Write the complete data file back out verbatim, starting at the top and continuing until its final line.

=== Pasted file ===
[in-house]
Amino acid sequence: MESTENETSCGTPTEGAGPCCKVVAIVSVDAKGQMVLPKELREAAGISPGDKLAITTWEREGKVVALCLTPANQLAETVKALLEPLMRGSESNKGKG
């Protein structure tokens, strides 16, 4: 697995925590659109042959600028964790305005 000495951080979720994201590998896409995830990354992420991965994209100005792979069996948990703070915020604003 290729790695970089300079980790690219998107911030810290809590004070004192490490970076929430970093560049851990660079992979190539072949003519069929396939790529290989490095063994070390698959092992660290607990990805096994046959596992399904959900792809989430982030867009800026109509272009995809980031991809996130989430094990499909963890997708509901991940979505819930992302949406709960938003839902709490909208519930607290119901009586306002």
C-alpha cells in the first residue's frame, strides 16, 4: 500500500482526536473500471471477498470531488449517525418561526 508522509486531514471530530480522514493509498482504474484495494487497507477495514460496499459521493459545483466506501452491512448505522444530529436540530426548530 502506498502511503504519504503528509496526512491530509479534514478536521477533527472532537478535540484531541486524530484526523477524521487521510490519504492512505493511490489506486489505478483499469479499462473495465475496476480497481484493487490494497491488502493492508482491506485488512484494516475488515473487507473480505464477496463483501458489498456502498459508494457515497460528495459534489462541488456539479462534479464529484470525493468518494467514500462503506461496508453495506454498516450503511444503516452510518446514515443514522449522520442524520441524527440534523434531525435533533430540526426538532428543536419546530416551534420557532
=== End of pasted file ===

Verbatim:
[in-house]
Amino acid sequence: MESTENETSCGTPTEGAGPCCKVVAIVSVDAKGQMVLPKELREAAGISPGDKLAITTWEREGKVVALCLTPANQLAETVKALLEPLMRGSESNKGKG
């Protein structure tokens, strides 16, 4: 697995925590659109042959600028964790305005 000495951080979720994201590998896409995830990354992420991965994209100005792979069996948990703070915020604003 290729790695970089300079980790690219998107911030810290809590004070004192490490970076929430970093560049851990660079992979190539072949003519069929396939790529290989490095063994070390698959092992660290607990990805096994046959596992399904959900792809989430982030867009800026109509272009995809980031991809996130989430094990499909963890997708509901991940979505819930992302949406709960938003839902709490909208519930607290119901009586306002």
C-alpha cells in the first residue's frame, strides 16, 4: 500500500482526536473500471471477498470531488449517525418561526 508522509486531514471530530480522514493509498482504474484495494487497507477495514460496499459521493459545483466506501452491512448505522444530529436540530426548530 502506498502511503504519504503528509496526512491530509479534514478536521477533527472532537478535540484531541486524530484526523477524521487521510490519504492512505493511490489506486489505478483499469479499462473495465475496476480497481484493487490494497491488502493492508482491506485488512484494516475488515473487507473480505464477496463483501458489498456502498459508494457515497460528495459534489462541488456539479462534479464529484470525493468518494467514500462503506461496508453495506454498516450503511444503516452510518446514515443514522449522520442524520441524527440534523434531525435533533430540526426538532428543536419546530416551534420557532